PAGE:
Are you ready?
Ready for what? Ready to live a long life.
"Well, yes, Larry. I am."
Everyone dreams of living a long and productive life. The good news is that, today you most likely will. Advances in healthcare have drastically extended the number of years the average human can expect to live.
A diagnosis of cancer was once a death sentence. Not anymore. With the use of extensive chemotherapy, radiation, and other treatments, many patients continue living for years after a cancer diagnosis. It's the same with strokes.
These episodes may be quite expensive, however. The average bill for nursing home expenses may exceed $80,000 a year. How would your financial plan withstand such a drawdown? Could you endure a 3-5 year stretch of paying such expenses, which is a typical timeframe?
Does your plan take into account the possibility of an extended long-term care event?
The Shotgun Solution
I was once speaking with a husband and wife on this subject. I'll never forget what he said to me. He looked me in the eye and declared, "I keep a loaded shotgun over my mantle. I've instructed my wife to use it on me when I need that level of care." I assumed he was joking.
If you believe that the shotgun option is really a viable solution for you, then read no further. The truth is, however, that you won't realize what a big problem this is until the day that it hits you like a brick wall.
Mary and Bob were the closest of couples. Their retirement plans had included traveling around the country in their RV. They had actually made several trips out west together. Life was good and there was another trip planned next summer. Just before Christmas, everything changed. Bob had a severe stroke. He survived, but lost the ability to use his legs, and his speech. All of a sudden Mary's role went from being the second driver of the RV, to primary caregiver. He needed help with everything from bathing to going to the bathroom. Bob weighed 255 lbs. and Mary was 135. Soon she had to face the facts: she would need some help taking care of her love. She simply couldn't do it.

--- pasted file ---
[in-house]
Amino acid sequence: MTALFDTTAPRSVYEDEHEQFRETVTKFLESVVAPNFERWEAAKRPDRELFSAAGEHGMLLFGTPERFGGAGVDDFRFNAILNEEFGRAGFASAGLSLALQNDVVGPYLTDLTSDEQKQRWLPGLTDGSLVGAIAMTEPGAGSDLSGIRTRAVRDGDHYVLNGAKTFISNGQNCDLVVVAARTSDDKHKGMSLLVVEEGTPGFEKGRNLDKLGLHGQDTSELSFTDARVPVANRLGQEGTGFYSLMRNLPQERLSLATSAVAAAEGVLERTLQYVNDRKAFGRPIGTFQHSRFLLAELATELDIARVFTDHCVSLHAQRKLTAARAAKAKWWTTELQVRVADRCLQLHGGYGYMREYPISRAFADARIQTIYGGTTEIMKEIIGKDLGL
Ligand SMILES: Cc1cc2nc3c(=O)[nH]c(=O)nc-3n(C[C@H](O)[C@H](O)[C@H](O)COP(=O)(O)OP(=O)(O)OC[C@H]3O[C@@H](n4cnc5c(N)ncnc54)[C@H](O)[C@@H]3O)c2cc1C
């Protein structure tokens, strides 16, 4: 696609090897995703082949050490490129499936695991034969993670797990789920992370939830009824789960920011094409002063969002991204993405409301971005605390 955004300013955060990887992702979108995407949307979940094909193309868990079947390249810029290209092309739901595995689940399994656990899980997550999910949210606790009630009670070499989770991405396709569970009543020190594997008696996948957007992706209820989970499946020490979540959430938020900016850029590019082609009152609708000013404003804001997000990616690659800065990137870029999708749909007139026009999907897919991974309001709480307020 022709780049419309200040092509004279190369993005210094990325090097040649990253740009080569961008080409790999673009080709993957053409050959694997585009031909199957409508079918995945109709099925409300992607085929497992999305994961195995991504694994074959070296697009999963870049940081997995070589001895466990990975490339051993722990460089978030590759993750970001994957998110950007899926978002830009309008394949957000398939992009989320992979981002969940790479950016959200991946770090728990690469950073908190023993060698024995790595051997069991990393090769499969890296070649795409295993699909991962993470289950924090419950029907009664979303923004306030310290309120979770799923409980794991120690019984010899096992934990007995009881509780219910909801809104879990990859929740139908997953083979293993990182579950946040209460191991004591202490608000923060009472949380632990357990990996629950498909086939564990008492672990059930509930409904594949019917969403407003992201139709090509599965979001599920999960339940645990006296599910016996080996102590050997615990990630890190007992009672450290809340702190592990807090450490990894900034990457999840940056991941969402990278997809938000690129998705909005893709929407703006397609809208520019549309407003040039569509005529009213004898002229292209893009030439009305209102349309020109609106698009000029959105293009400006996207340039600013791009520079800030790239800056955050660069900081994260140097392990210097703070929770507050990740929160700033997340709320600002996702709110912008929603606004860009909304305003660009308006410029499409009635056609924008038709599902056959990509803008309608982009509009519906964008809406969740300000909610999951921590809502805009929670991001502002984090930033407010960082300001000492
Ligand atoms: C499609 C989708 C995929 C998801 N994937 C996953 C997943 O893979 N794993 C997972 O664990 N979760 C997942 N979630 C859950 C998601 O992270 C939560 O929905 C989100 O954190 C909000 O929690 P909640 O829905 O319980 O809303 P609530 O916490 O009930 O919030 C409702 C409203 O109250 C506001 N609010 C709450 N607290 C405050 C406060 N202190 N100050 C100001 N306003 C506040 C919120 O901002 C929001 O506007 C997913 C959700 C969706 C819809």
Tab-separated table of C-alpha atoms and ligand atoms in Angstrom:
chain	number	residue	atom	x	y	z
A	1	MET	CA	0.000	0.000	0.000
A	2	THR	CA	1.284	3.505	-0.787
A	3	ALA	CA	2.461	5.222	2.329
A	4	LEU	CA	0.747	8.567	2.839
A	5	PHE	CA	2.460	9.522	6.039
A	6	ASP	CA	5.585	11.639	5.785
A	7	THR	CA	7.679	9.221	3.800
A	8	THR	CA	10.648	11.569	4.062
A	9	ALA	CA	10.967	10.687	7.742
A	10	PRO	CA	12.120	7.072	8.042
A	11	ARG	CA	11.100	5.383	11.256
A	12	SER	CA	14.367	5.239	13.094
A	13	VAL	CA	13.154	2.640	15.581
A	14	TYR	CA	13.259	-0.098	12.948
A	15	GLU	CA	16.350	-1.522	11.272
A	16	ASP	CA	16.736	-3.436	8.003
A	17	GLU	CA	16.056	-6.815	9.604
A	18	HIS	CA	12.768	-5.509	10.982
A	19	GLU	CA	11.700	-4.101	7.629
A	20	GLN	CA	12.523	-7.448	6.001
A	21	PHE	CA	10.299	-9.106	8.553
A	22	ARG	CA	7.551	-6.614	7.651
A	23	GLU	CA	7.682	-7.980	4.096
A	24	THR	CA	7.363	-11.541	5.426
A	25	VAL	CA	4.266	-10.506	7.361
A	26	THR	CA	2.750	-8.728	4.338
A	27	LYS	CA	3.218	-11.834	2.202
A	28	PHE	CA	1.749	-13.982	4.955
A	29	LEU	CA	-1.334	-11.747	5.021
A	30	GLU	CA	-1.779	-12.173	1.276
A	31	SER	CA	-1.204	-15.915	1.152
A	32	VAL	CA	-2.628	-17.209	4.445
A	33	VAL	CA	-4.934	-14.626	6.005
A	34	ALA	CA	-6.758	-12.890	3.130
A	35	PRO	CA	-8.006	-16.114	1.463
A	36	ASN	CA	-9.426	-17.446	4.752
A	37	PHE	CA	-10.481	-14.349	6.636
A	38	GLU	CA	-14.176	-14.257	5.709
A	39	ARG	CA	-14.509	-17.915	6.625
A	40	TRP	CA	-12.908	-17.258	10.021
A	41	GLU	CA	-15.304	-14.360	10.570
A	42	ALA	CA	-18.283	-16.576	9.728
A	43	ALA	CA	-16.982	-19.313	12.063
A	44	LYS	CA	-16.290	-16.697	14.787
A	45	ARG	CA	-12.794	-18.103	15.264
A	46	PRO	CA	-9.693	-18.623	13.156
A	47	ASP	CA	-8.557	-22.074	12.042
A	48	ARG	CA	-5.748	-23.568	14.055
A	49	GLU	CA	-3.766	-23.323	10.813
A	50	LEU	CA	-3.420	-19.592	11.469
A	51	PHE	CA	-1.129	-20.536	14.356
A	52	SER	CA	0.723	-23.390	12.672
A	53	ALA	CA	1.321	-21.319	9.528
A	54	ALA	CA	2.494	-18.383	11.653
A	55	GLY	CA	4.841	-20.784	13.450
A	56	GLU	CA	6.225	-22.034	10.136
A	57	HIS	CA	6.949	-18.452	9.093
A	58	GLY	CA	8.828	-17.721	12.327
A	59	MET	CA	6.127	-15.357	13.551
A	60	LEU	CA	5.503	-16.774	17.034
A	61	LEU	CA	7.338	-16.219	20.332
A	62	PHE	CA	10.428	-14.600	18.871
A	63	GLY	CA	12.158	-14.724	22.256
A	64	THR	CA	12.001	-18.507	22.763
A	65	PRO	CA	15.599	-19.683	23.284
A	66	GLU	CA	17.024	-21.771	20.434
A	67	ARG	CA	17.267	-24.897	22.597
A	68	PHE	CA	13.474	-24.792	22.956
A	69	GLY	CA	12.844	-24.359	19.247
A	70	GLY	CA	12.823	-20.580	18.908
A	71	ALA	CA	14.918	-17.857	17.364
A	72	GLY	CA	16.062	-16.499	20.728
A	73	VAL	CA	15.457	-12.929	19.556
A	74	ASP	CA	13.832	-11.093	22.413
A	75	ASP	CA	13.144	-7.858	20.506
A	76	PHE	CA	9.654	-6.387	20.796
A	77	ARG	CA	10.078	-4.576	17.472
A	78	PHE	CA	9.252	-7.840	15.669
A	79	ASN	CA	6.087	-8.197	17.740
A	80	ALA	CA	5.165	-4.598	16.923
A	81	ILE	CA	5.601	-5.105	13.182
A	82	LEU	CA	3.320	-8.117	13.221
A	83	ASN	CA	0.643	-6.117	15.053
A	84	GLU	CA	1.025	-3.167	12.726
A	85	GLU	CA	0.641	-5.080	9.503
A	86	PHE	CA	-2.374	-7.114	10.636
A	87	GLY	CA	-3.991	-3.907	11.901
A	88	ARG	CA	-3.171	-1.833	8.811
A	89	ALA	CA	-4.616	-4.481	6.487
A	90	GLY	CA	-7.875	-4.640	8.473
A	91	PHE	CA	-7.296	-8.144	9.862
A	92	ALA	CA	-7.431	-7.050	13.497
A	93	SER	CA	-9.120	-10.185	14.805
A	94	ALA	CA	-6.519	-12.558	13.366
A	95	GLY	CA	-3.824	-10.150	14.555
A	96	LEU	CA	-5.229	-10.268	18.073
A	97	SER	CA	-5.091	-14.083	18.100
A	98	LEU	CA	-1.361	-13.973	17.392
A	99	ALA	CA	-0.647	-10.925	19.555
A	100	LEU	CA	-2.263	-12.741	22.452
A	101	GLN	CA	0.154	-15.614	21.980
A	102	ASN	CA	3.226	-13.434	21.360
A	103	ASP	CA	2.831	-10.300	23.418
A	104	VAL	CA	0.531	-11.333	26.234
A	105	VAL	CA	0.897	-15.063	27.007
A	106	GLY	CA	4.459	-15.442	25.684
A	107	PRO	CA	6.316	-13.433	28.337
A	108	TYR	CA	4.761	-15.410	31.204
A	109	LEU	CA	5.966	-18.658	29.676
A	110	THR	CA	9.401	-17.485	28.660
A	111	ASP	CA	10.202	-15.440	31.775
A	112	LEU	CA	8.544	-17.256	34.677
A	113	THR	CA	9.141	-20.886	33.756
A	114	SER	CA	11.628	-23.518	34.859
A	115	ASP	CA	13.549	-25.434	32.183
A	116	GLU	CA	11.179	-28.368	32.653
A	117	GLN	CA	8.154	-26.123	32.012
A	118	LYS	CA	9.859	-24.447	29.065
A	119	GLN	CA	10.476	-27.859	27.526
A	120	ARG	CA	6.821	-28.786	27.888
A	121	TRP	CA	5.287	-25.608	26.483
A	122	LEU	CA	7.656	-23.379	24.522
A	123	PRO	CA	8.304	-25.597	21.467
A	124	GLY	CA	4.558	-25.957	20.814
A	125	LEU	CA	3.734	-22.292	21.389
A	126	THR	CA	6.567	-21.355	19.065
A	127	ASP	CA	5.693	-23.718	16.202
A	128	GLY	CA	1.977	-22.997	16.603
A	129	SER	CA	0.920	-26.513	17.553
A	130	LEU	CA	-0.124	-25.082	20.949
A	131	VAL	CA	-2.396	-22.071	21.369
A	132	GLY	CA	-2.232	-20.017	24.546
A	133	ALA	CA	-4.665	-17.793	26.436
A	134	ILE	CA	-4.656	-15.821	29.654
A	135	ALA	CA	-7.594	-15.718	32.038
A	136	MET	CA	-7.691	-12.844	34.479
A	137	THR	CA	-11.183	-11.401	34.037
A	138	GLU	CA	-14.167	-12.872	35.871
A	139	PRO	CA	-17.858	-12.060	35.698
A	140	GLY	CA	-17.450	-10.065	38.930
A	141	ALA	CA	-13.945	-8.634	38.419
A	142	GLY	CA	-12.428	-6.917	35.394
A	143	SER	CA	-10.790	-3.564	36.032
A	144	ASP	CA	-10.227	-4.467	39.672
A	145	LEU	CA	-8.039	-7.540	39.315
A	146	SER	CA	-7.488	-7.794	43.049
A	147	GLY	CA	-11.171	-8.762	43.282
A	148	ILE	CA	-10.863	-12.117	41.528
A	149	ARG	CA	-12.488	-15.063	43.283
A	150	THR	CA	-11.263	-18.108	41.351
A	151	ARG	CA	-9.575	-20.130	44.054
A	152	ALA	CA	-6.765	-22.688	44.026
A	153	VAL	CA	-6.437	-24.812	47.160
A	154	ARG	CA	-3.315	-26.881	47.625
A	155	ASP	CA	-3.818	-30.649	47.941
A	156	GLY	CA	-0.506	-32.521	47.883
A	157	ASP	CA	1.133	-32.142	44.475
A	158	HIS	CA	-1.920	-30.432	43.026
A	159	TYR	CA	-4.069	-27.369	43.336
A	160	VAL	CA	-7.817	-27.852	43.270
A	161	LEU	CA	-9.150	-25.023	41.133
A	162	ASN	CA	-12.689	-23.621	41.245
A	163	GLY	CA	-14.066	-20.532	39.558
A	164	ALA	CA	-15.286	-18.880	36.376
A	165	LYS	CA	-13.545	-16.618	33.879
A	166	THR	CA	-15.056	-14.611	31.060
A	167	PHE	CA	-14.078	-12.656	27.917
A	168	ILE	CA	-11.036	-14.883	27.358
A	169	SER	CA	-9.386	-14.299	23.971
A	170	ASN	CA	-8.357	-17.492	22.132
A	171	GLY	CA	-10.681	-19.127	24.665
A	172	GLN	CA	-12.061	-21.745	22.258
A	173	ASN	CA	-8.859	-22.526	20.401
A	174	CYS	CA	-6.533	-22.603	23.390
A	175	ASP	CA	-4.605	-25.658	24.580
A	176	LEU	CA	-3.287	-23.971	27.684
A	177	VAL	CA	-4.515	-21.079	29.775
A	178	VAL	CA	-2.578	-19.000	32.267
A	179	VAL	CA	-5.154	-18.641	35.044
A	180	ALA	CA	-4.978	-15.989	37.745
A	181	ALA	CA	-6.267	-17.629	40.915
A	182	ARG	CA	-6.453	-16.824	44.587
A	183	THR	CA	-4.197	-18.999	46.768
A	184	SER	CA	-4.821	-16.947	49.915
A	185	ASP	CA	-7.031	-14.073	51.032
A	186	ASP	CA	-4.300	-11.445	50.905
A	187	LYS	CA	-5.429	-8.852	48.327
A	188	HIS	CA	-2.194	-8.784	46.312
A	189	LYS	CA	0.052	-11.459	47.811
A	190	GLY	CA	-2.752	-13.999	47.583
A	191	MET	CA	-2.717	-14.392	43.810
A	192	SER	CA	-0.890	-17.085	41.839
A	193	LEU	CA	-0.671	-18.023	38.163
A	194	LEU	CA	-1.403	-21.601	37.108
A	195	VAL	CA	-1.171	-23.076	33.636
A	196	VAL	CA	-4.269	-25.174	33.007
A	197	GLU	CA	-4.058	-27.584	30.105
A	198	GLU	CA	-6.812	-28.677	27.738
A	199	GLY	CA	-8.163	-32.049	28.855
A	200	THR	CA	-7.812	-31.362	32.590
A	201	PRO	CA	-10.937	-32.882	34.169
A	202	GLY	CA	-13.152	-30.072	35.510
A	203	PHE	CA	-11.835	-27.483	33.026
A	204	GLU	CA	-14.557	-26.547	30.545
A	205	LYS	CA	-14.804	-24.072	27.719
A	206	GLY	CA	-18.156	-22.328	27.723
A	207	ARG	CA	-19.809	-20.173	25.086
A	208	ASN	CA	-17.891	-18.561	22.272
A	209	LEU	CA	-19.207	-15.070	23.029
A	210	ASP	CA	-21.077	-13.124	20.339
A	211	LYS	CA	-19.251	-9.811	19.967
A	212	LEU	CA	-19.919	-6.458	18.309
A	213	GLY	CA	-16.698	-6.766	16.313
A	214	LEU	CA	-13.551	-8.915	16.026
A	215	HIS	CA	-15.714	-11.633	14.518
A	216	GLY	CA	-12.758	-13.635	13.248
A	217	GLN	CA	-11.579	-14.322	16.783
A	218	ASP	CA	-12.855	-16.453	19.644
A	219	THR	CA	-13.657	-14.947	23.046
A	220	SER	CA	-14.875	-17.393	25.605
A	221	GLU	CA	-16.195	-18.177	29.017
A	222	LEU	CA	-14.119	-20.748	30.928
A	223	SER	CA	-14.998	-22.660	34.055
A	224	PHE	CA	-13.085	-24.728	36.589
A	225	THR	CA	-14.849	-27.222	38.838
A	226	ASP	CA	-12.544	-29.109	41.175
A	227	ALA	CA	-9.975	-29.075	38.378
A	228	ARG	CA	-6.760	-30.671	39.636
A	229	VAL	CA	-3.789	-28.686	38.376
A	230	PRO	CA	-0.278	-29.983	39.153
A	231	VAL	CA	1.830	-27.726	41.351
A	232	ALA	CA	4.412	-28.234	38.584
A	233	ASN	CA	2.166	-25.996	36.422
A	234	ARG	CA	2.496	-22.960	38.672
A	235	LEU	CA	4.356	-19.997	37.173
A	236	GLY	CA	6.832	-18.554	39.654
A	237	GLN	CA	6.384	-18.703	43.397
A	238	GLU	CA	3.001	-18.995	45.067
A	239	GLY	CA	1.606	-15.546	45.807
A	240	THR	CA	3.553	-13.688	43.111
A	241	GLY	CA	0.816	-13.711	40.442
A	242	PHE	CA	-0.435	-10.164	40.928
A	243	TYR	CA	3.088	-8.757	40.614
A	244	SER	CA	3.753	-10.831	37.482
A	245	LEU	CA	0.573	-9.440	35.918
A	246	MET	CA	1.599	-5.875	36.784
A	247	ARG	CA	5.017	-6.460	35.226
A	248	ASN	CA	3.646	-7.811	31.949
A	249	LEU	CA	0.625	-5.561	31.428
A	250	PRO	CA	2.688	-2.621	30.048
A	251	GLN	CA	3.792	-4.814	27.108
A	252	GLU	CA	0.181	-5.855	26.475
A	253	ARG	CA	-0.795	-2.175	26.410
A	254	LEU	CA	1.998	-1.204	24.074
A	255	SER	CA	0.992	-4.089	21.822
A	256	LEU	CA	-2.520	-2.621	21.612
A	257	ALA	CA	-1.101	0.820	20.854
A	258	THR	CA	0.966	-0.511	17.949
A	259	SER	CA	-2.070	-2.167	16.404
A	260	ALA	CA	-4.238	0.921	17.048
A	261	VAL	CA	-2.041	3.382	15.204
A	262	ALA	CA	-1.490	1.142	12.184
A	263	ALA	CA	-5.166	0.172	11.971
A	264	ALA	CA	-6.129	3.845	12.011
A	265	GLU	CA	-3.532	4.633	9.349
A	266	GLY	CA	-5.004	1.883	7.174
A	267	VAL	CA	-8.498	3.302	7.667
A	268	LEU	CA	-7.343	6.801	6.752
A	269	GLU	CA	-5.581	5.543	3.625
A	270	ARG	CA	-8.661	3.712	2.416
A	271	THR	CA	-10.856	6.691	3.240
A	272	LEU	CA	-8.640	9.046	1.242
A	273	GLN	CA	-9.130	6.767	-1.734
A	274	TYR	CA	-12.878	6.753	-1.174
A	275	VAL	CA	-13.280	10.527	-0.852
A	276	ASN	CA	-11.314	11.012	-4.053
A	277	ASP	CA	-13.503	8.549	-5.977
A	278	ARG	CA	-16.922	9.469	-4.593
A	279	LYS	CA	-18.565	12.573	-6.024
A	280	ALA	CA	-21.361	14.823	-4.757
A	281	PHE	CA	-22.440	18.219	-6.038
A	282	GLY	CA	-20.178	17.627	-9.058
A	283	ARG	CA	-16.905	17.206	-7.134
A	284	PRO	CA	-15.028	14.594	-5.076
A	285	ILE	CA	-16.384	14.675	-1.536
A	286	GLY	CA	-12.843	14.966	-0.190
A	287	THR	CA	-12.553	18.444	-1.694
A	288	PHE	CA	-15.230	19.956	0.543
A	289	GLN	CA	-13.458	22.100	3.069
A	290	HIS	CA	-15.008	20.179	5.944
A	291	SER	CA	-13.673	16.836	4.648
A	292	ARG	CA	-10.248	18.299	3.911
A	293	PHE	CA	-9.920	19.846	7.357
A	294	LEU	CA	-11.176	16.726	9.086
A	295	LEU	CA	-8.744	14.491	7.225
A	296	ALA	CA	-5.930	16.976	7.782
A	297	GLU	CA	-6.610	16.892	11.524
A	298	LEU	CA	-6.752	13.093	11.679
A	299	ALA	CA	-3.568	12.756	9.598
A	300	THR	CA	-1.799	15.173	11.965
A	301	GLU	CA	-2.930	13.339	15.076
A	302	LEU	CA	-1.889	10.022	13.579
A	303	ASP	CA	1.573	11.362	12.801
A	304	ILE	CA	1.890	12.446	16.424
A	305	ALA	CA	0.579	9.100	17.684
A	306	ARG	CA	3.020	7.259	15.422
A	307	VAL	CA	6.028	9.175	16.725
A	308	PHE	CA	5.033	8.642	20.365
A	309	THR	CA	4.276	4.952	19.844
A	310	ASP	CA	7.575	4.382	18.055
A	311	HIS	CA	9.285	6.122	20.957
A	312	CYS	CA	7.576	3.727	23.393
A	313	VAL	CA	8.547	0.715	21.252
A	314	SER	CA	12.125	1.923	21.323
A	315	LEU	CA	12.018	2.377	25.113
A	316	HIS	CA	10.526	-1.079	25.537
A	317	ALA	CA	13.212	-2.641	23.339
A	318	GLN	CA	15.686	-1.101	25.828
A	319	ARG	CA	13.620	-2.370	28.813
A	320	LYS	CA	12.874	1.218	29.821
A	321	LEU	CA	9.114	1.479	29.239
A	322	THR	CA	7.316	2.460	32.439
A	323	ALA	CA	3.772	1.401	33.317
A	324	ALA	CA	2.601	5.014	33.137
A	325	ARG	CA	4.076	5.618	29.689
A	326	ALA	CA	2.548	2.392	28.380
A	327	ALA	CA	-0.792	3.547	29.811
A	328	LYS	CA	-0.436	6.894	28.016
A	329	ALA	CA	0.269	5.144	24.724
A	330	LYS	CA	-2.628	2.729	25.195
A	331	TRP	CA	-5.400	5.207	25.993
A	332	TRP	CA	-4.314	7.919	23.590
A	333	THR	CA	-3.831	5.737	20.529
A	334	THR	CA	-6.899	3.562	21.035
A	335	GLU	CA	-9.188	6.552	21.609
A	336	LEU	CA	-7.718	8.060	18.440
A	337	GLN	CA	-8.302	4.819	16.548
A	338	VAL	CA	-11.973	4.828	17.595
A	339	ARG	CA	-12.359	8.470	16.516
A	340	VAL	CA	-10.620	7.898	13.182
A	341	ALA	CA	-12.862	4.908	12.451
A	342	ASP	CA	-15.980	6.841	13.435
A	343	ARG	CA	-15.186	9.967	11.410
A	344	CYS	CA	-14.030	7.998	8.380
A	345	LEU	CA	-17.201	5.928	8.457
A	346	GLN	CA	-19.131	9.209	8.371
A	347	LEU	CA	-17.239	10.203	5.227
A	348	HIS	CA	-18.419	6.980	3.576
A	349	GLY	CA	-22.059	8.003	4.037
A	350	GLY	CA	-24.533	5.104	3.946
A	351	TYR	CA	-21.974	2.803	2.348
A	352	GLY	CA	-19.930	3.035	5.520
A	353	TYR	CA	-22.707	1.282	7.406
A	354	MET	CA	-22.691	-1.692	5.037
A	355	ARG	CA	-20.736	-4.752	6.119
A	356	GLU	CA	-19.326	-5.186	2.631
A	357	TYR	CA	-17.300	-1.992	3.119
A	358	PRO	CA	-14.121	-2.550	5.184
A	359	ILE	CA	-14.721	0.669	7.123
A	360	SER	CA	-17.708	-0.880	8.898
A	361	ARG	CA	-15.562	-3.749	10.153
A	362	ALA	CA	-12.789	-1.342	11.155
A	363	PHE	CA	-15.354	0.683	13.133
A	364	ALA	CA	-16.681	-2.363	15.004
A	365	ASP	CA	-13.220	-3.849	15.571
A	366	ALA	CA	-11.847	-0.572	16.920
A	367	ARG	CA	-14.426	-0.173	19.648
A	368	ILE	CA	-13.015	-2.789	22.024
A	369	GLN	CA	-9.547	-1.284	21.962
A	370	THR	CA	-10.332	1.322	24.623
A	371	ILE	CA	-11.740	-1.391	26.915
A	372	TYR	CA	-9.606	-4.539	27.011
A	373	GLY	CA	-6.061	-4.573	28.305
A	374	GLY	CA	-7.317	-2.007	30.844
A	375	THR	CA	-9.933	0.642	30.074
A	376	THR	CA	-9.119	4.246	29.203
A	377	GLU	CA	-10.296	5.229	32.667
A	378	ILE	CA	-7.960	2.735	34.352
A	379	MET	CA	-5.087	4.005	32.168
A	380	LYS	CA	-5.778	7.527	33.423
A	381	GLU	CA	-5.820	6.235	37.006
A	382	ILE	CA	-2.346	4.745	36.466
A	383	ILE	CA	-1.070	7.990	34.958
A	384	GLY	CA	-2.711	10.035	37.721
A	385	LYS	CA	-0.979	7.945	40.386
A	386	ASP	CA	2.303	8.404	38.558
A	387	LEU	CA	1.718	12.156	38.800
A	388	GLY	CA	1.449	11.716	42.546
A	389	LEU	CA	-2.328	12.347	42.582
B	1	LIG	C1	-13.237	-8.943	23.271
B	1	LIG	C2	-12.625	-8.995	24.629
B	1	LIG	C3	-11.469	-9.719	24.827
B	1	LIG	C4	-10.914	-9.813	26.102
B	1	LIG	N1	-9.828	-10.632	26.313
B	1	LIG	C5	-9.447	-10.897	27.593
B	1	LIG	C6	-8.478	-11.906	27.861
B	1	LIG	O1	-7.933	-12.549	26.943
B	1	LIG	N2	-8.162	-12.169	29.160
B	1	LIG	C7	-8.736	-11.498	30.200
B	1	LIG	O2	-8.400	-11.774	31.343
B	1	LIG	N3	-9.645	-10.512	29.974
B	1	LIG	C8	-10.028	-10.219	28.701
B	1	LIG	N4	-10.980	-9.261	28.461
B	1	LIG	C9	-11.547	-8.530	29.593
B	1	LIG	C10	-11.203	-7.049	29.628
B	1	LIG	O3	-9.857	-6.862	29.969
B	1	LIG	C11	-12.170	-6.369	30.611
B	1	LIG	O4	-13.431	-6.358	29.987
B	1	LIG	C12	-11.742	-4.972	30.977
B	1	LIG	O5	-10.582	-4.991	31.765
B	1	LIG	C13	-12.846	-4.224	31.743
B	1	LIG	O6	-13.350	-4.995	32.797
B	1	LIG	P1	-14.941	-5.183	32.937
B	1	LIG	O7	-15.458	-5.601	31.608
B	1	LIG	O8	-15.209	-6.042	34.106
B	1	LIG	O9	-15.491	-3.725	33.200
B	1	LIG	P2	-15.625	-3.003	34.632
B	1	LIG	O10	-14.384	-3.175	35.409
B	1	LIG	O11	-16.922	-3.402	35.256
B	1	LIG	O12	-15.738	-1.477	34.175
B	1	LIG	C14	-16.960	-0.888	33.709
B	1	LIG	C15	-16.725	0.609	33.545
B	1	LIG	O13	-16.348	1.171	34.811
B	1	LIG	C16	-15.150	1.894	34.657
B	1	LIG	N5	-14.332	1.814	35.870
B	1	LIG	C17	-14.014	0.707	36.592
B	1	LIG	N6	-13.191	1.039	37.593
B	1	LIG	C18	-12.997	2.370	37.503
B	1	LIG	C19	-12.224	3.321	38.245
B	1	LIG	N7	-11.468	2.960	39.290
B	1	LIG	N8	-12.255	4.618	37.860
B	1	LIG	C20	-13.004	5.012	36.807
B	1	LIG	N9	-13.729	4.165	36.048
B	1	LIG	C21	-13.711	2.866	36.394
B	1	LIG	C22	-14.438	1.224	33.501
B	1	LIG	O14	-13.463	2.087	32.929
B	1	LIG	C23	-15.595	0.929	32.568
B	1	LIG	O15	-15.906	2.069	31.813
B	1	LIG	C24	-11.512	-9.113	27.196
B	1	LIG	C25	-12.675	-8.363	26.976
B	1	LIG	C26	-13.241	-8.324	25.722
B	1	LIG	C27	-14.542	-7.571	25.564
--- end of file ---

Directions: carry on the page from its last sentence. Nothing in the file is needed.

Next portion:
She assumed that Medicare would help with long-term care expenses. She was wrong. Medicare only pays for curative care, i.e. when someone is expected to recover. With about $200,000 in an IRA, she was shocked to discover that this would only last a couple of years when paying long-term care expenses. And then what? What would she live on after that? Would she have to sell her home? Live with her children? All of a sudden Mary was overwhelmed. Everything in her life had changed. How on earth would she cope with all of this?
The Situation Above is Not Unusual
Even though Bob and Mary are fictional people in my story, the situation described is not unusual.
Have you given any thought to how you'd handle this scenario in your own life? You should. Essentially, there are three ways to cover long-term care expenses:
1. Long-term care insurance
2. Pay the bill yourself
3. Government assistance (Medicaid)
In the next few blogs I'm going to discuss some of the implications of each of these solutions. You might be surprised at what you'll learn.
Until next time,
Are you going through some life circumstance that concerns your financial situation? I'd be happy to answer any questions you might have. Just click below and I'll be in touch: